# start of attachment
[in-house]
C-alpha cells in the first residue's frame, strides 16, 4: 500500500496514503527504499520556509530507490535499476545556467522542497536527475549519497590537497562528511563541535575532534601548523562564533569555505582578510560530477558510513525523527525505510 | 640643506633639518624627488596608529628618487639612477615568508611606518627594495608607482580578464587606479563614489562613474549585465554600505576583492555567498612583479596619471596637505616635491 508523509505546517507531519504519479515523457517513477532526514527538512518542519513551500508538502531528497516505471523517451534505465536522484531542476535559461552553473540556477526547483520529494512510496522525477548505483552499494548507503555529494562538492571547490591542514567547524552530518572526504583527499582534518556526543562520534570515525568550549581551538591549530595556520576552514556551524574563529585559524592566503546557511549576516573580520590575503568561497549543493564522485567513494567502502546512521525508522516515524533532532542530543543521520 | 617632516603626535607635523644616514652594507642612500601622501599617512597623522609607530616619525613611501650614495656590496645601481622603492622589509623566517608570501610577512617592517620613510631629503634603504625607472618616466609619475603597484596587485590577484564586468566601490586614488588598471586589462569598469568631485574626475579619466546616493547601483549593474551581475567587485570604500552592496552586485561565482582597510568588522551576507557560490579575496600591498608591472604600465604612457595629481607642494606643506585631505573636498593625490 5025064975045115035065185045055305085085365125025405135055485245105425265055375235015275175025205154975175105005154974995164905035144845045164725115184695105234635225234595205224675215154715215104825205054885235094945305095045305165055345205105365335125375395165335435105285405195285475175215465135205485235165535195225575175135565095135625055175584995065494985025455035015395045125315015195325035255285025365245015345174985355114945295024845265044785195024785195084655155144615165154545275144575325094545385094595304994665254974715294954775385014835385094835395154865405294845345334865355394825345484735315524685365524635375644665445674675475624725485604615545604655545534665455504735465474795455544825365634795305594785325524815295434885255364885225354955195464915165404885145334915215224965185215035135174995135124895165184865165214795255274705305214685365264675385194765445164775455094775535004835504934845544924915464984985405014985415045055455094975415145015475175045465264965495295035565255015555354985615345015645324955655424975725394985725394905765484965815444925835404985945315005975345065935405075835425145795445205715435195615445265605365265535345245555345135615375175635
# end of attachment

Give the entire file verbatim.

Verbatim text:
[in-house]
C-alpha cells in the first residue's frame, strides 16, 4: 500500500496514503527504499520556509530507490535499476545556467522542497536527475549519497590537497562528511563541535575532534601548523562564533569555505582578510560530477558510513525523527525505510 | 640643506633639518624627488596608529628618487639612477615568508611606518627594495608607482580578464587606479563614489562613474549585465554600505576583492555567498612583479596619471596637505616635491 508523509505546517507531519504519479515523457517513477532526514527538512518542519513551500508538502531528497516505471523517451534505465536522484531542476535559461552553473540556477526547483520529494512510496522525477548505483552499494548507503555529494562538492571547490591542514567547524552530518572526504583527499582534518556526543562520534570515525568550549581551538591549530595556520576552514556551524574563529585559524592566503546557511549576516573580520590575503568561497549543493564522485567513494567502502546512521525508522516515524533532532542530543543521520 | 617632516603626535607635523644616514652594507642612500601622501599617512597623522609607530616619525613611501650614495656590496645601481622603492622589509623566517608570501610577512617592517620613510631629503634603504625607472618616466609619475603597484596587485590577484564586468566601490586614488588598471586589462569598469568631485574626475579619466546616493547601483549593474551581475567587485570604500552592496552586485561565482582597510568588522551576507557560490579575496600591498608591472604600465604612457595629481607642494606643506585631505573636498593625490 5025064975045115035065185045055305085085365125025405135055485245105425265055375235015275175025205154975175105005154974995164905035144845045164725115184695105234635225234595205224675215154715215104825205054885235094945305095045305165055345205105365335125375395165335435105285405195285475175215465135205485235165535195225575175135565095135625055175584995065494985025455035015395045125315015195325035255285025365245015345174985355114945295024845265044785195024785195084655155144615165154545275144575325094545385094595304994665254974715294954775385014835385094835395154865405294845345334865355394825345484735315524685365524635375644665445674675475624725485604615545604655545534665455504735465474795455544825365634795305594785325524815295434885255364885225354955195464915165404885145334915215224965185215035135174995135124895165184865165214795255274705305214685365264675385194765445164775455094775535004835504934845544924915464984985405014985415045055455094975415145015475175045465264965495295035565255015555354985615345015645324955655424975725394985725394905765484965815444925835404985945315005975345065935405075835425145795445205715435195615445265605365265535345245555345135615375175635